The Central Intelligence Agency is rumored to have researched this issue several years ago, and I found the topic to be quite important. The CIA is interested because once the Florida mines are exhausted (which is supposedly starting to happen and why the CIA began their research), the only countries where we can get supplies of Phosphorous are not friendly/easy to deal with.
Aside from the price of Copper, the Peak Phosphorous issue is like to be the most economically important trend in soil minerals over the coming years. How will the price of phosphorous rise over the coming years, and it seems that phosphorous will have more Supply & Demand issues than the other minerals. What are the rewards to the first mover who invests in Phosphorous now? How important will it be to recover all of the phosphorous from our food chains? Further, it is not the point of which there is no more phosphorous, but the point at which demand is significantly greater than supply that prices start to really shift. I am keen to get ahead of this economic curve and secure what I need, sooner rather than later.
Here is a Youtube links: https://youtu.be/RXvSiY5FZqQ (1972 promo video on the role of P)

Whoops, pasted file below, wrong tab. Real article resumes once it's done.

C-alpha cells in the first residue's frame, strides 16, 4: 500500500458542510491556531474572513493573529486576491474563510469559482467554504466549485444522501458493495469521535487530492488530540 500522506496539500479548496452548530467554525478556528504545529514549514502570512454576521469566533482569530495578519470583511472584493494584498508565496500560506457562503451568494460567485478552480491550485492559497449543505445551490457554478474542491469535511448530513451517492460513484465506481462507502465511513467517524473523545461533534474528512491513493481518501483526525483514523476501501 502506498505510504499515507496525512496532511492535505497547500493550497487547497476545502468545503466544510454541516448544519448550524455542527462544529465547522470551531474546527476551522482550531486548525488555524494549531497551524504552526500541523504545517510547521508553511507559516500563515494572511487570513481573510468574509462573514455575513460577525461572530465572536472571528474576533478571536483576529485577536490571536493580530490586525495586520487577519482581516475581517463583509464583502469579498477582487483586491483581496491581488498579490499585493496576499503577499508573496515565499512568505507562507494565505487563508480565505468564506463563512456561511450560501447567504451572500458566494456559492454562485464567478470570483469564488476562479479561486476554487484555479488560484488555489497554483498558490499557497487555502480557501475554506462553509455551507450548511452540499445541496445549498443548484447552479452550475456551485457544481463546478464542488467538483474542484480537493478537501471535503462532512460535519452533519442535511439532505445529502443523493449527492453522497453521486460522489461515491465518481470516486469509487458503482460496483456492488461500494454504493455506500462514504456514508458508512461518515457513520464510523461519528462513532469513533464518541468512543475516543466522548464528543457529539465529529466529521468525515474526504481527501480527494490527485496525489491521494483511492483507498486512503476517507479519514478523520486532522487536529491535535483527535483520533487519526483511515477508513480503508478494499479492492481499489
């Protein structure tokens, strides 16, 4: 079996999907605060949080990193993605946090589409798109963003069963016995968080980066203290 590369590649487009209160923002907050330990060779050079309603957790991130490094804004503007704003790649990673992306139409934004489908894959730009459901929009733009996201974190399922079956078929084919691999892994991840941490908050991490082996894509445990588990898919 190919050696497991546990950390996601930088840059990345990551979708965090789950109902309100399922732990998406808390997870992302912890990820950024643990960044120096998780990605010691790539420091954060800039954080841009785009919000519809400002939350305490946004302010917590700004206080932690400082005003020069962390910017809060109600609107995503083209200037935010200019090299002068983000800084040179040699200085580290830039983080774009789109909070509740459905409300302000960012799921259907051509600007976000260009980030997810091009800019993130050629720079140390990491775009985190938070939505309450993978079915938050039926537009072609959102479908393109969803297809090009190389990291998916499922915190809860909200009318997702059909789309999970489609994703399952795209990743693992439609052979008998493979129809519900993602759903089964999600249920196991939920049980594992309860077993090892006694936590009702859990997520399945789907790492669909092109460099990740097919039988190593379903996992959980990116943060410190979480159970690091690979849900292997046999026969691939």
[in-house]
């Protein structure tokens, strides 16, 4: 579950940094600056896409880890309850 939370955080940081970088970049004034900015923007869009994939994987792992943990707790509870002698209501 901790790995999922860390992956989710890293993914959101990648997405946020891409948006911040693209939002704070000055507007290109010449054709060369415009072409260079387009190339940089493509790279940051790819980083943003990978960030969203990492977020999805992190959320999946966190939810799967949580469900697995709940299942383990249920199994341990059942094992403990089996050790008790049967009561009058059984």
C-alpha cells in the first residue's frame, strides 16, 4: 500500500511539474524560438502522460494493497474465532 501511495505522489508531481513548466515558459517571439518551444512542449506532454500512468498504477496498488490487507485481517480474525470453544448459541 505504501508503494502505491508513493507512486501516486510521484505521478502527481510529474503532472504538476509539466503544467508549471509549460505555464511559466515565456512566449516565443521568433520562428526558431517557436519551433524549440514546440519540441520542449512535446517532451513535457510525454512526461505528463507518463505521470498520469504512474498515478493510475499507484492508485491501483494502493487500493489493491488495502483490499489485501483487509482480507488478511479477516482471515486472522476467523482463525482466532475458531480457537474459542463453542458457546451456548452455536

In this German paper (published), the authors make clear that they do not expect pricing issues within this century:
“Given the current reserve estimates for phosphate rock, neither an exhaustion of global researves nor a peak event is likely to occur within this century. However, these estimates are subject to a significant degree of uncertainty. Moreover, the global distribution of phosphate production and reserves is highly skewed and has the potential to pose a threat to food security in developing countries through factors such as the volatility of rock price or price setting by suppliers with significant market power.”
It is that sentence that would keep my focus on this topic. The CIA was interested in this, because the closest and largest reserves to the USA are in Morocco, and more specifically in a part of Morocco that is politically very difficult to control.
A link to a report studying Peak Phosphorous published by Energy Bulletin, which contains the following graphic: